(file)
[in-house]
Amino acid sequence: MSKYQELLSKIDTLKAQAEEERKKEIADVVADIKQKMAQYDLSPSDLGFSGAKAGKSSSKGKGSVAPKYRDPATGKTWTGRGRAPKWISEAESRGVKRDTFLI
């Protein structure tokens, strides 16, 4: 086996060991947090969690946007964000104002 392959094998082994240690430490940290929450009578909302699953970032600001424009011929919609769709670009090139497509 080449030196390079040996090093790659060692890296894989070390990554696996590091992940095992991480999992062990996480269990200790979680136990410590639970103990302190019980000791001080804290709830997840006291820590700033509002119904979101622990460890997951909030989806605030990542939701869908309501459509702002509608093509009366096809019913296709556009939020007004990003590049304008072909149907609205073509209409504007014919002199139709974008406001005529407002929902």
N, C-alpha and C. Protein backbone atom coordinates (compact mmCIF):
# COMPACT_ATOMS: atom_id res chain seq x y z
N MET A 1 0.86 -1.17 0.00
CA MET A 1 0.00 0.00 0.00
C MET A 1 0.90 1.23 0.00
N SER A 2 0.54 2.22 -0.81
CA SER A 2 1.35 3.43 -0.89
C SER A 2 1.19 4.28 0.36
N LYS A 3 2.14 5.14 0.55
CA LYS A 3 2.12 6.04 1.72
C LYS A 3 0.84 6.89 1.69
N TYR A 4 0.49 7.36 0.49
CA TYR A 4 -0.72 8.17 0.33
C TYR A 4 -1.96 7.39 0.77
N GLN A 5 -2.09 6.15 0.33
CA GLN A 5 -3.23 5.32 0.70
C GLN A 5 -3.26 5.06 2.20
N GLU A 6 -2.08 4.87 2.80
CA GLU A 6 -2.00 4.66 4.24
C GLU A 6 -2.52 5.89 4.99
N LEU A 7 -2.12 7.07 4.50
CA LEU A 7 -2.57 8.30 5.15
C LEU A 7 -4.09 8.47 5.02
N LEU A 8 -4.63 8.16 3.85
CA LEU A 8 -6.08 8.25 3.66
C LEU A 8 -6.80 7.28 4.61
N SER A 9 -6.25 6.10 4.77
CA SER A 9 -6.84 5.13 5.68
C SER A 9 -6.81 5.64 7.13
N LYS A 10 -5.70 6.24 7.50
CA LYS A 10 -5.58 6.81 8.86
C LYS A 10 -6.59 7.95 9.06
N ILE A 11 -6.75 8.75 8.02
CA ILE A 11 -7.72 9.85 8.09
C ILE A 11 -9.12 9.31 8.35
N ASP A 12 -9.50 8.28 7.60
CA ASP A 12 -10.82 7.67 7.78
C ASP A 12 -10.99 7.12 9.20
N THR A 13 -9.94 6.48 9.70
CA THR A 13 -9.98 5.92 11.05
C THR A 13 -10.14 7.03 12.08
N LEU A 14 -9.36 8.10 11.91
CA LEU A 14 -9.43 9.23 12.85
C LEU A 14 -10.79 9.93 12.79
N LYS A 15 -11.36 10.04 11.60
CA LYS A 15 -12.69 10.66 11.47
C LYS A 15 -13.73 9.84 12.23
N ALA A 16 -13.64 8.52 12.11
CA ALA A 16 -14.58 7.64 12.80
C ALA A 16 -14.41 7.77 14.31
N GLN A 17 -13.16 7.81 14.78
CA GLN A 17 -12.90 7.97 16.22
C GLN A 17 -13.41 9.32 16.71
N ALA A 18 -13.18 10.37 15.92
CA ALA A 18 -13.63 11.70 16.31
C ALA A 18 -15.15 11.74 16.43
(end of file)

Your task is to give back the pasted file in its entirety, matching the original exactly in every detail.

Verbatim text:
[in-house]
Amino acid sequence: MSKYQELLSKIDTLKAQAEEERKKEIADVVADIKQKMAQYDLSPSDLGFSGAKAGKSSSKGKGSVAPKYRDPATGKTWTGRGRAPKWISEAESRGVKRDTFLI
């Protein structure tokens, strides 16, 4: 086996060991947090969690946007964000104002 392959094998082994240690430490940290929450009578909302699953970032600001424009011929919609769709670009090139497509 080449030196390079040996090093790659060692890296894989070390990554696996590091992940095992991480999992062990996480269990200790979680136990410590639970103990302190019980000791001080804290709830997840006291820590700033509002119904979101622990460890997951909030989806605030990542939701869908309501459509702002509608093509009366096809019913296709556009939020007004990003590049304008072909149907609205073509209409504007014919002199139709974008406001005529407002929902």
N, C-alpha and C. Protein backbone atom coordinates (compact mmCIF):
# COMPACT_ATOMS: atom_id res chain seq x y z
N MET A 1 0.86 -1.17 0.00
CA MET A 1 0.00 0.00 0.00
C MET A 1 0.90 1.23 0.00
N SER A 2 0.54 2.22 -0.81
CA SER A 2 1.35 3.43 -0.89
C SER A 2 1.19 4.28 0.36
N LYS A 3 2.14 5.14 0.55
CA LYS A 3 2.12 6.04 1.72
C LYS A 3 0.84 6.89 1.69
N TYR A 4 0.49 7.36 0.49
CA TYR A 4 -0.72 8.17 0.33
C TYR A 4 -1.96 7.39 0.77
N GLN A 5 -2.09 6.15 0.33
CA GLN A 5 -3.23 5.32 0.70
C GLN A 5 -3.26 5.06 2.20
N GLU A 6 -2.08 4.87 2.80
CA GLU A 6 -2.00 4.66 4.24
C GLU A 6 -2.52 5.89 4.99
N LEU A 7 -2.12 7.07 4.50
CA LEU A 7 -2.57 8.30 5.15
C LEU A 7 -4.09 8.47 5.02
N LEU A 8 -4.63 8.16 3.85
CA LEU A 8 -6.08 8.25 3.66
C LEU A 8 -6.80 7.28 4.61
N SER A 9 -6.25 6.10 4.77
CA SER A 9 -6.84 5.13 5.68
C SER A 9 -6.81 5.64 7.13
N LYS A 10 -5.70 6.24 7.50
CA LYS A 10 -5.58 6.81 8.86
C LYS A 10 -6.59 7.95 9.06
N ILE A 11 -6.75 8.75 8.02
CA ILE A 11 -7.72 9.85 8.09
C ILE A 11 -9.12 9.31 8.35
N ASP A 12 -9.50 8.28 7.60
CA ASP A 12 -10.82 7.67 7.78
C ASP A 12 -10.99 7.12 9.20
N THR A 13 -9.94 6.48 9.70
CA THR A 13 -9.98 5.92 11.05
C THR A 13 -10.14 7.03 12.08
N LEU A 14 -9.36 8.10 11.91
CA LEU A 14 -9.43 9.23 12.85
C LEU A 14 -10.79 9.93 12.79
N LYS A 15 -11.36 10.04 11.60
CA LYS A 15 -12.69 10.66 11.47
C LYS A 15 -13.73 9.84 12.23
N ALA A 16 -13.64 8.52 12.11
CA ALA A 16 -14.58 7.64 12.80
C ALA A 16 -14.41 7.77 14.31
N GLN A 17 -13.16 7.81 14.78
CA GLN A 17 -12.90 7.97 16.22
C GLN A 17 -13.41 9.32 16.71
N ALA A 18 -13.18 10.37 15.92
CA ALA A 18 -13.63 11.70 16.31
C ALA A 18 -15.15 11.74 16.43